• Internet (aka ISP)
  • TV (aka television broadcasting)
  • Home Phone

Like Bell Canada, Rogers Communications now provides both the medium and the message. Perhaps it’s time to look at dismantling this telecommunications giant as well.

Telcoms

Telecommunication Companies

Telus

Telus is the third member of the Big Three. Funny, they also provide

  • Mobile (aka cel phone service)
  • Internet (aka ISP)
  • TV (aka television broadcasting)
  • Home Phone

providing both the medium and the message, like Bell Canada and Rogers Communications. Dismantling may be a good idea here too.

Throttling

By doing a deep packet inspection Bell Canada can identify bittorrent traffic and discard a packet you have sent with a request , so you never get a reply, which forces you to resend it.

This increases the amount of packets you have to send and it takes far longer for your packets to get through. When the internet carrier drops a percentage of your packets it slows down your transfer speed. But although the packets the carrier throttles don’t go anywhere, you are still charged for them. This pads your bandwidth usage. So when you send or receive a 5 gigabyte file you might be charged for a 7gigabyte transfer.

Transfer Cap

The maximum amount of internet use you will be allowed before the plug is pulled.

Usage Based Billing

In addition to the rates already being paid by internet subscribers, CRTC is allowing the carrier Bell Canada to charge all internet subscribers for the amount of bandwidth they supposedly use. (Even those of us who are not even their customers.) If this is actually implemented Rogers won;t be far behind.

The so-called “Usage Based Billing” will at best be based on inaccurate measure of supposed bandwidth use– as determined by Bell Canada.

VoiP

Voice Over Internet Protocol are Internet services which allow internet users to speat to one another using the internet rather than their telephone, provided by services like Skype, Yahoo and Rogers.


A few more links from CBC ONLINE: Petition spurs CRTC debate comments

The full Usage Based Billing that the CRTC has tentatively agreed to (excepting the “uncorrelated usage charge”) can be found here”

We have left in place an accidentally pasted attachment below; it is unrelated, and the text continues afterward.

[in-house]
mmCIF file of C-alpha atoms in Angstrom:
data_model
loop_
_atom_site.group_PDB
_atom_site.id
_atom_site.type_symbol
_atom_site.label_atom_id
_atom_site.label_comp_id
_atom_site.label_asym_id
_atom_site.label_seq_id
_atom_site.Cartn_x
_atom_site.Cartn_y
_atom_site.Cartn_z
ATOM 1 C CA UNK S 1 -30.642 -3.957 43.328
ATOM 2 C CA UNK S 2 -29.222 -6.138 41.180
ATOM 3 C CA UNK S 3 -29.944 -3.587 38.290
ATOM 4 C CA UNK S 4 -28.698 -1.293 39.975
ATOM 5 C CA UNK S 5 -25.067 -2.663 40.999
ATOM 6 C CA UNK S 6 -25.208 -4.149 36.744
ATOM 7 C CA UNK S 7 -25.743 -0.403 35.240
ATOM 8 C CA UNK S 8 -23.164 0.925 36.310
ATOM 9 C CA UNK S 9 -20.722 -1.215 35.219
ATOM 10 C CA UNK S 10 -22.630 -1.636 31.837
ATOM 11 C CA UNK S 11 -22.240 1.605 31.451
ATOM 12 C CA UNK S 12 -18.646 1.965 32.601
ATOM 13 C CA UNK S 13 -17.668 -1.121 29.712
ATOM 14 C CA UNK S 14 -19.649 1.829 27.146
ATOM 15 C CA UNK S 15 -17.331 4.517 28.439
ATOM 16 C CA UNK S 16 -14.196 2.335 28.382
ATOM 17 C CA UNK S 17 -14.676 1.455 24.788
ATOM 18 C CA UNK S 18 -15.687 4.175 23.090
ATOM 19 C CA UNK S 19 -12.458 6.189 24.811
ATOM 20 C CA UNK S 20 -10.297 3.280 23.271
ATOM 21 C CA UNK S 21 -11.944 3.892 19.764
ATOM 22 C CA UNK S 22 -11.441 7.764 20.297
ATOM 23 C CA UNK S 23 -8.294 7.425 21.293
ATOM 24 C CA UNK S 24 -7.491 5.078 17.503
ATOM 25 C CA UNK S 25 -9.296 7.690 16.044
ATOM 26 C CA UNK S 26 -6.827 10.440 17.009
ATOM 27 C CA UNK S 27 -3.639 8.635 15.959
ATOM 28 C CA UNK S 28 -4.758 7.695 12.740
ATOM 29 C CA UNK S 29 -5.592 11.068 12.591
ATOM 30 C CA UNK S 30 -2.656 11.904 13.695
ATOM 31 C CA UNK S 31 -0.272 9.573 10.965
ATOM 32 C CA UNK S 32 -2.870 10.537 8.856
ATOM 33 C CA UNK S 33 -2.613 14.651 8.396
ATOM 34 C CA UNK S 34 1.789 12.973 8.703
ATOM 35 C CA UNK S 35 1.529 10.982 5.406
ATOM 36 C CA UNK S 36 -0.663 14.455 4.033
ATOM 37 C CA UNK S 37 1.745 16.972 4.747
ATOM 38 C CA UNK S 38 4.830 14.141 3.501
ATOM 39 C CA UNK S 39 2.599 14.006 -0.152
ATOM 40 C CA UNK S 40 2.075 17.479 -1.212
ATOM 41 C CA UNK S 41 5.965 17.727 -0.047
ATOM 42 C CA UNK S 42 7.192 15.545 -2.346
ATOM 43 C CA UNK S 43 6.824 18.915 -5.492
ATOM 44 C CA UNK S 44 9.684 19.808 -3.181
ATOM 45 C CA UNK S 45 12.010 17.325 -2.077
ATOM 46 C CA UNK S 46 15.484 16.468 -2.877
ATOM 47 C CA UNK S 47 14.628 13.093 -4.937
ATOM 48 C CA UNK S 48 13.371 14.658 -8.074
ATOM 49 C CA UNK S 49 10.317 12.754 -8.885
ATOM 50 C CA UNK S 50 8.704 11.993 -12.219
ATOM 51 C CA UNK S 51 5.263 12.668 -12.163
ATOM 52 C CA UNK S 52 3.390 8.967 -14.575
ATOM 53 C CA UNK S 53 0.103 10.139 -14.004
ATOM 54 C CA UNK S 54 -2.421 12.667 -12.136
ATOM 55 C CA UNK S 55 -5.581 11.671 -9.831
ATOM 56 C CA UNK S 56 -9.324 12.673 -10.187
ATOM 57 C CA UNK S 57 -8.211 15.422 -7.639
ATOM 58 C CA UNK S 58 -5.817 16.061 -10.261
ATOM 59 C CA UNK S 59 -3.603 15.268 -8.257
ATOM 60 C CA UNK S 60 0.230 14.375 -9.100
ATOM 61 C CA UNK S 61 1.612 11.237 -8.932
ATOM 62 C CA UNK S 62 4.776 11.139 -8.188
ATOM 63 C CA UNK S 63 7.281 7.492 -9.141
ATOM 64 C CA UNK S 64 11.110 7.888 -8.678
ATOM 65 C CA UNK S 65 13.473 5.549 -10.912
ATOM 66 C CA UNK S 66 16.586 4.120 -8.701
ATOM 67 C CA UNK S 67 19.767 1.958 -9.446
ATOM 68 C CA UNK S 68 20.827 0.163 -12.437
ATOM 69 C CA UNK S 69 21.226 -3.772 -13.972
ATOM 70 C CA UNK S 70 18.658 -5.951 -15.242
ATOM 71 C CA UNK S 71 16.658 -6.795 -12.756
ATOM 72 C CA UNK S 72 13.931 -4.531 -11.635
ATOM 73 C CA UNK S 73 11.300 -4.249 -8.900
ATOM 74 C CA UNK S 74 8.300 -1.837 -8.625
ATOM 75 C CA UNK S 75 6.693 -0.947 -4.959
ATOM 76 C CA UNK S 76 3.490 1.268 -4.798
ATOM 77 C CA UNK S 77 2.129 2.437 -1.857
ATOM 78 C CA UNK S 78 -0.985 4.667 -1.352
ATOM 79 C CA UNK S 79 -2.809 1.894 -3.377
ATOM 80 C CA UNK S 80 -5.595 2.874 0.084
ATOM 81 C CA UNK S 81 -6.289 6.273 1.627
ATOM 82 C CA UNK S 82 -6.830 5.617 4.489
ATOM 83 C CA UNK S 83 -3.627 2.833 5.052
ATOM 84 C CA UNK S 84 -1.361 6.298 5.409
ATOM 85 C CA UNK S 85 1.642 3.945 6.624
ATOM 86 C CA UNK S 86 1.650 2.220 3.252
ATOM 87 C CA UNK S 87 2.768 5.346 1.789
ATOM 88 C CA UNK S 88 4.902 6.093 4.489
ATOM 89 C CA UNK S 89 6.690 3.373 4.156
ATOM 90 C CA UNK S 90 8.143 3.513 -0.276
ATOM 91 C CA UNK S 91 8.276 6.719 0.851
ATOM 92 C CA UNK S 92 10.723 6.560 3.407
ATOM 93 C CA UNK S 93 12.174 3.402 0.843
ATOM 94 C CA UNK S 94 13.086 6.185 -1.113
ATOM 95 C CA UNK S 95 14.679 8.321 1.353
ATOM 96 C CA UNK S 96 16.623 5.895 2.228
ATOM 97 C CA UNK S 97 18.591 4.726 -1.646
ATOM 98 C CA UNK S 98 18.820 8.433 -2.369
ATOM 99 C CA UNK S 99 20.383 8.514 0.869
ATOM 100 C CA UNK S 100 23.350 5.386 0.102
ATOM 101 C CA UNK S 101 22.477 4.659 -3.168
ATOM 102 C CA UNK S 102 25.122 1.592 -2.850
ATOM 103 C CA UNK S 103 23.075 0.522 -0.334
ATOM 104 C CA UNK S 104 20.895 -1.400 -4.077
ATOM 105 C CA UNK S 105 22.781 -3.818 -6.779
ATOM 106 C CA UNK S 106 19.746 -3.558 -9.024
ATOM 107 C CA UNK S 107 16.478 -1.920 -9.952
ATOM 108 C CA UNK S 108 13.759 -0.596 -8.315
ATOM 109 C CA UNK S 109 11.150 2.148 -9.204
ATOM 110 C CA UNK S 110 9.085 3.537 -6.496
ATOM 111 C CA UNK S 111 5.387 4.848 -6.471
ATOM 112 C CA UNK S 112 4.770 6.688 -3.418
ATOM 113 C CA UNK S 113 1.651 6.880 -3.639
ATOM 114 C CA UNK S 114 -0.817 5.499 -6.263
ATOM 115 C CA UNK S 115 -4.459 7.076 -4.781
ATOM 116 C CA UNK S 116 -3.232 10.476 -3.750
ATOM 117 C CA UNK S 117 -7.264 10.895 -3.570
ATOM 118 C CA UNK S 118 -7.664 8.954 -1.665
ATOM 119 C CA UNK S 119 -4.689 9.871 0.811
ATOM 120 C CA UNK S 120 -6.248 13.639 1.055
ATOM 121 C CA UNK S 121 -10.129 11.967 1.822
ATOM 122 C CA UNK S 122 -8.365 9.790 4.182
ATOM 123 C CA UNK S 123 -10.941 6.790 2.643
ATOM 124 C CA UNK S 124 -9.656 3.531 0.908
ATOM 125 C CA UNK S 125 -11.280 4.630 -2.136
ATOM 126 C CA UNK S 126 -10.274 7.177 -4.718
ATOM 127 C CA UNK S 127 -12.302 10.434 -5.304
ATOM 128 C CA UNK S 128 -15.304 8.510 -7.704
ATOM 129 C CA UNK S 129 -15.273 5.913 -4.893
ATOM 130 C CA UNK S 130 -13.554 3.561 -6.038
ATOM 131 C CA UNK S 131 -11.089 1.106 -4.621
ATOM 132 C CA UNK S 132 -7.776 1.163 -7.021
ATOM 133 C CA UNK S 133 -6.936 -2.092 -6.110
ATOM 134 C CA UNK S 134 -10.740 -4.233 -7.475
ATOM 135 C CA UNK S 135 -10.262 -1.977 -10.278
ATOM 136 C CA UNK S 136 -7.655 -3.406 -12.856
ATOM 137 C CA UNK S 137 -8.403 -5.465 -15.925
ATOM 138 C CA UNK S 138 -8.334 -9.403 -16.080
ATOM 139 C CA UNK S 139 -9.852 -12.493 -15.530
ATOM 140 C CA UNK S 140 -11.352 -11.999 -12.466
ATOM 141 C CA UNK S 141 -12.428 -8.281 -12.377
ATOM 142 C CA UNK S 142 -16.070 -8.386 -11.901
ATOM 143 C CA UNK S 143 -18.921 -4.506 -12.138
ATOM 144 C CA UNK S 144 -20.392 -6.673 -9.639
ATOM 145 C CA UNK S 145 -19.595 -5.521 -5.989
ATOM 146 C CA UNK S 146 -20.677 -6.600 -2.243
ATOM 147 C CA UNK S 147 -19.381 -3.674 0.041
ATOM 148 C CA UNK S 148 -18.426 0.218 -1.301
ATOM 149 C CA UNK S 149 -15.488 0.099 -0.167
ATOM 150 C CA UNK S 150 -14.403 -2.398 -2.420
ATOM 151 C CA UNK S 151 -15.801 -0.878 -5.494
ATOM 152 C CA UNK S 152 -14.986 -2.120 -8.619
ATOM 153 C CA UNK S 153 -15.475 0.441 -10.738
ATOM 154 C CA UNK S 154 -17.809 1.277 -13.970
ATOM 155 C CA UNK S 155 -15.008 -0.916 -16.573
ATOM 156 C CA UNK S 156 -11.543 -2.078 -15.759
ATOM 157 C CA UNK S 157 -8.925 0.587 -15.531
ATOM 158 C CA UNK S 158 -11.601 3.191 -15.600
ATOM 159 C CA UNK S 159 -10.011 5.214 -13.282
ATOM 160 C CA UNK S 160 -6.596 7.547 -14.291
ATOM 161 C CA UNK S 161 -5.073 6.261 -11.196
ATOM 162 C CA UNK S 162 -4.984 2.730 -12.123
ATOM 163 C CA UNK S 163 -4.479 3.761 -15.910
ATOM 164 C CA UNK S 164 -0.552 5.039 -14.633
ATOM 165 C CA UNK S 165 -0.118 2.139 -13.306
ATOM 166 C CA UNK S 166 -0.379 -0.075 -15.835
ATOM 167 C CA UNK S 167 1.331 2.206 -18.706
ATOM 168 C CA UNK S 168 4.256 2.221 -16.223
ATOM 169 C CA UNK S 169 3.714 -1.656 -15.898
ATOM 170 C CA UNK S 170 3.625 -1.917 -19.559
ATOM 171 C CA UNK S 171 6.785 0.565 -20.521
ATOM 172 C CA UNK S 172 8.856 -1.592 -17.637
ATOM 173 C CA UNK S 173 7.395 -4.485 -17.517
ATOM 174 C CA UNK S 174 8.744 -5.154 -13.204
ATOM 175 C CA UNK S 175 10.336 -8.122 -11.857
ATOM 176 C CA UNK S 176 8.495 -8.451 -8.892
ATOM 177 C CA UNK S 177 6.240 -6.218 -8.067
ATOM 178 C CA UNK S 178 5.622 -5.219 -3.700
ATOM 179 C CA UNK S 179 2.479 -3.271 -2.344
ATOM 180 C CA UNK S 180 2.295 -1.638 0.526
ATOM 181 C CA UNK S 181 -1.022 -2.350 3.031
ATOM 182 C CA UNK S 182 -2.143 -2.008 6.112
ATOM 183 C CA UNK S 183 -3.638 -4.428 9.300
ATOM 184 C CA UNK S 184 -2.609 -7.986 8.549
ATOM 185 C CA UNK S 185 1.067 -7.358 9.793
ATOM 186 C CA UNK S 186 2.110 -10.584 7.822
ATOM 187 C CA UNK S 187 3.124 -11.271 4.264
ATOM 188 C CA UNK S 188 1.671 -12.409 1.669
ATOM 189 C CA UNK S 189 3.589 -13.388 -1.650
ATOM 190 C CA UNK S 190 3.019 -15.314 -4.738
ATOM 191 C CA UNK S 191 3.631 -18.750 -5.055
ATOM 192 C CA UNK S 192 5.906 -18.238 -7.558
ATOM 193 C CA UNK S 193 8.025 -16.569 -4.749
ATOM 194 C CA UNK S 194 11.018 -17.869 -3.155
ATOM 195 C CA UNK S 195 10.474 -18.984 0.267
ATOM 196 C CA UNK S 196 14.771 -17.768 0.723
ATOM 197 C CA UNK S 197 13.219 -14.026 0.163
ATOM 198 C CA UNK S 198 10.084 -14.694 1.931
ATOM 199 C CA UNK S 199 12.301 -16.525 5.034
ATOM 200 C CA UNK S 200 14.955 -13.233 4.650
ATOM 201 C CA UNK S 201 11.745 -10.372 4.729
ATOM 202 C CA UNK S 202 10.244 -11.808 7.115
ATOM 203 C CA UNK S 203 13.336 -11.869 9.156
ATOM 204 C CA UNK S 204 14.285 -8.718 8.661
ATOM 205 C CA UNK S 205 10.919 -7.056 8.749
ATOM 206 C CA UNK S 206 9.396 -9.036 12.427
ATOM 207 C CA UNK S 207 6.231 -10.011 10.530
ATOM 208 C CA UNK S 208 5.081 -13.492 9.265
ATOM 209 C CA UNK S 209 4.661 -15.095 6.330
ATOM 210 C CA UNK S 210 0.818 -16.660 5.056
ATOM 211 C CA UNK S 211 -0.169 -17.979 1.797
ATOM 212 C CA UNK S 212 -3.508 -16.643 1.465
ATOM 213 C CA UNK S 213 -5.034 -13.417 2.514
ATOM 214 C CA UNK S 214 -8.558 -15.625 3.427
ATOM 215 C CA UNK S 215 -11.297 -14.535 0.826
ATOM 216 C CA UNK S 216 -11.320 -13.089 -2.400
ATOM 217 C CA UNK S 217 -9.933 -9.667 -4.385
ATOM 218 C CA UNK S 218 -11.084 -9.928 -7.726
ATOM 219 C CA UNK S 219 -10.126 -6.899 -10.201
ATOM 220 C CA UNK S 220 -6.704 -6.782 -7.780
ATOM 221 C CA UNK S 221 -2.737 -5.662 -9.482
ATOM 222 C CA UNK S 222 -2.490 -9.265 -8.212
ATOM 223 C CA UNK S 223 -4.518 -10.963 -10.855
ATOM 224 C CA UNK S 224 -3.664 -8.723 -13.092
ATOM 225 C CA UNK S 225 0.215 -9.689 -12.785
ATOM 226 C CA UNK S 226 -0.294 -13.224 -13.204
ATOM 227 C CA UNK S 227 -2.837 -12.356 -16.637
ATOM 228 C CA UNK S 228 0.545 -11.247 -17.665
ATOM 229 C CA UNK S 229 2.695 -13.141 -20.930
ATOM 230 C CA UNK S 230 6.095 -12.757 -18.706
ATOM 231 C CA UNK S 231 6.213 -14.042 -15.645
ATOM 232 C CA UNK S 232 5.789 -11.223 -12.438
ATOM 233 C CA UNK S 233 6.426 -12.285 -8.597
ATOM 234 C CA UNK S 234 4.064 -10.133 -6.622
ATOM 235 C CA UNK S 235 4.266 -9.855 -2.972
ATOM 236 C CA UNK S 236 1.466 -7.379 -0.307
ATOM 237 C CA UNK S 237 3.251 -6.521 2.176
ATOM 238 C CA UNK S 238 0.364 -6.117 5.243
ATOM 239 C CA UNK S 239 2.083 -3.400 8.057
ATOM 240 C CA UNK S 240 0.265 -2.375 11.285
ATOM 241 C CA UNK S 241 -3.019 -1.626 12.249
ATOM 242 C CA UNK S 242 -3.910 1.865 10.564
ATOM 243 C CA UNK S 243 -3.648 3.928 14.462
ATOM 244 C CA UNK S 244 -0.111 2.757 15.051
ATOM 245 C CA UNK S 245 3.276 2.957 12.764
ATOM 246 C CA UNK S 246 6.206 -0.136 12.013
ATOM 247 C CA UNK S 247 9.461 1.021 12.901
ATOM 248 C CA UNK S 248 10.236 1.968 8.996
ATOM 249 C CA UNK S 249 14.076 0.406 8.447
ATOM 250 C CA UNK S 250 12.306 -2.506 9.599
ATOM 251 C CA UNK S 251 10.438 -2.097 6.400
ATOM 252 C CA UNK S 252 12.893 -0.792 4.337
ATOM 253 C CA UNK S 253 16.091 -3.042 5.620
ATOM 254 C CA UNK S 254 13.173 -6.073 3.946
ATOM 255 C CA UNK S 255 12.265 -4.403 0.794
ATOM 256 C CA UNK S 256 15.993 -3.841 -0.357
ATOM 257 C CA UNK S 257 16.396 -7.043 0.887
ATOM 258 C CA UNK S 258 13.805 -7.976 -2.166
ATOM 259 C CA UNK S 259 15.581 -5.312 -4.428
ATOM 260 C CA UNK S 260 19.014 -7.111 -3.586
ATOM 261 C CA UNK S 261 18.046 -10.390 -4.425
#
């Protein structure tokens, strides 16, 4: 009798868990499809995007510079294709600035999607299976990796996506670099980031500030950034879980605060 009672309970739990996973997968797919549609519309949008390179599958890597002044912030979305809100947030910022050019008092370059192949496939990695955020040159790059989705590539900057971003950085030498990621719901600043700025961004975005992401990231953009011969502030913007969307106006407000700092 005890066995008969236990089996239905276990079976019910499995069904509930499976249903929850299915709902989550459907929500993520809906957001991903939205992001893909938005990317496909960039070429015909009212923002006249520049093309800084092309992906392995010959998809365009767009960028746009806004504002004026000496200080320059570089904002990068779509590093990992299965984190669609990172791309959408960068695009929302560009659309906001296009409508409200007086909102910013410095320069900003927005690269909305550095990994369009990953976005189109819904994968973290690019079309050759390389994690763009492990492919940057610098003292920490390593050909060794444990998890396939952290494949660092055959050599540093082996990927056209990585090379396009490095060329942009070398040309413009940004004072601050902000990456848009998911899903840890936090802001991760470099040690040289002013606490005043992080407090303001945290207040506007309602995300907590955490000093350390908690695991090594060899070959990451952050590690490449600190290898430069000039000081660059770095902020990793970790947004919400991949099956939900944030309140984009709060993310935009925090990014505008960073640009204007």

Usage Based Billing Zip File Thanks to btimmins

Over 6000 Canadian comments urging the CRTC to turn down the UBB application can be found at CRTC’s web site — Thanx to Abattoir6


I was just sent this link to an excellent April 14th Vaxination Informatique letter sent to the CRTC (or view the Google html version

This letter clearly identifies a plethora of problems stemming from Usage Based Billing. Thanx Bob.

Petition Update: as of time of writing, the Dissolve the CRTC petition is up to 4537 signatures!

Posted in Changing the World | Tagged: , , , , , , , , , , , , , , , , , , , , , , , , , , , , , , , , , , , , , , , , , , , , , , , , , , , , , , , , , , , , | 9 Comments »

This is How Throttling Works…

Posted by Laurel L. Russwurm on August 21, 2009

No Usage Based Billing

No Usage Based Billing

A lot is happening. The word is spreading… Ok, there’s a new CBC article with some lively comments:

(Go CBC go!)

Petition spurs CRTC debate

Although I don’t know if you’d call it a debate really.

There are 3,590 signatures on the dissolve the crtc internet petition when I wrote this.

I’ve added a heap of new links to the sidebar.

The information on throttling was just sent in, found in a forum on Broadband dslreports.com in a forum for CRTC haters.

One of the users provides this very interesting bit of information on how Bell’s Internet Throttling will actually pad the supposed Usage Based Pricing:

Bell Canada

Bell Canada

this is how throttling works

1. Bell, Rogers, Cogeco drops a percentage of packets to slow down how fast you can upload or download
Packets that never make it to its destination.

Result, you send or receive a 5-gig file and they charge you for over 7-gig.

With UBB in place [Bell Canada] not only charges you for the [bandwidth], they are charging you for the [bandwidth] they just threw away on you.

(in simple terms, they are dropping +30% of the packets and making you pay for the packets they drop)

In TSI’s case this is now a triple dip.

TSI will add this to your bill courtesy of Bell Canada.

2. Since Bell, Rogers, Cogeco can’t calculate B/W properly as seen throughout their own forums, and since Weights and Measures Canada (another Industry Canada branch) refuses to step in, people are being over-charged on B/W. This is a known fact that can be seen in these forums.

Result: quadruple dip.

–Thanks to Industry Can for that explanation found at CRTC Haters Help Mlerner Cram for Interview on CRTC


Okay I’ve been busy so I never understood the mechanics of just how Bell’s throttling works before.

My understanding of Bell Canada’s justification for “throttling” was that there was too much traffic online. If the way they achieve this is by cluttering the internet up with garbage obviously that’s not the case.

So if it works this way it’s fiendishly clever because first they throttle the customers by flooding their connection with garbage, and now with Usage Based Billing (hah! misnomer or what!) they’re going to be able to charge us not only for the bandwidth we use, but for the garbage they deliberately dump into the bandwidth we are paying for.

CRTC

CRTC

And no one is regulating it? And Bell Canada doesn’t really know how much bandwidth is actually being used?

How can they possibly charge us for something called “Usage Based Billing” if it isn’t? I certainly don’t trust Bell Canada to pull the figures for my internet usage out of thin air. Until Industry Canada’s department of Weights and Measures Canada gets in there verifying the numbers, Usage Based Billing can not possibly be implemented.

I’ll have to look into this one a bit more.

Posted in Changing the World | Tagged: , , , , , | 11 Comments »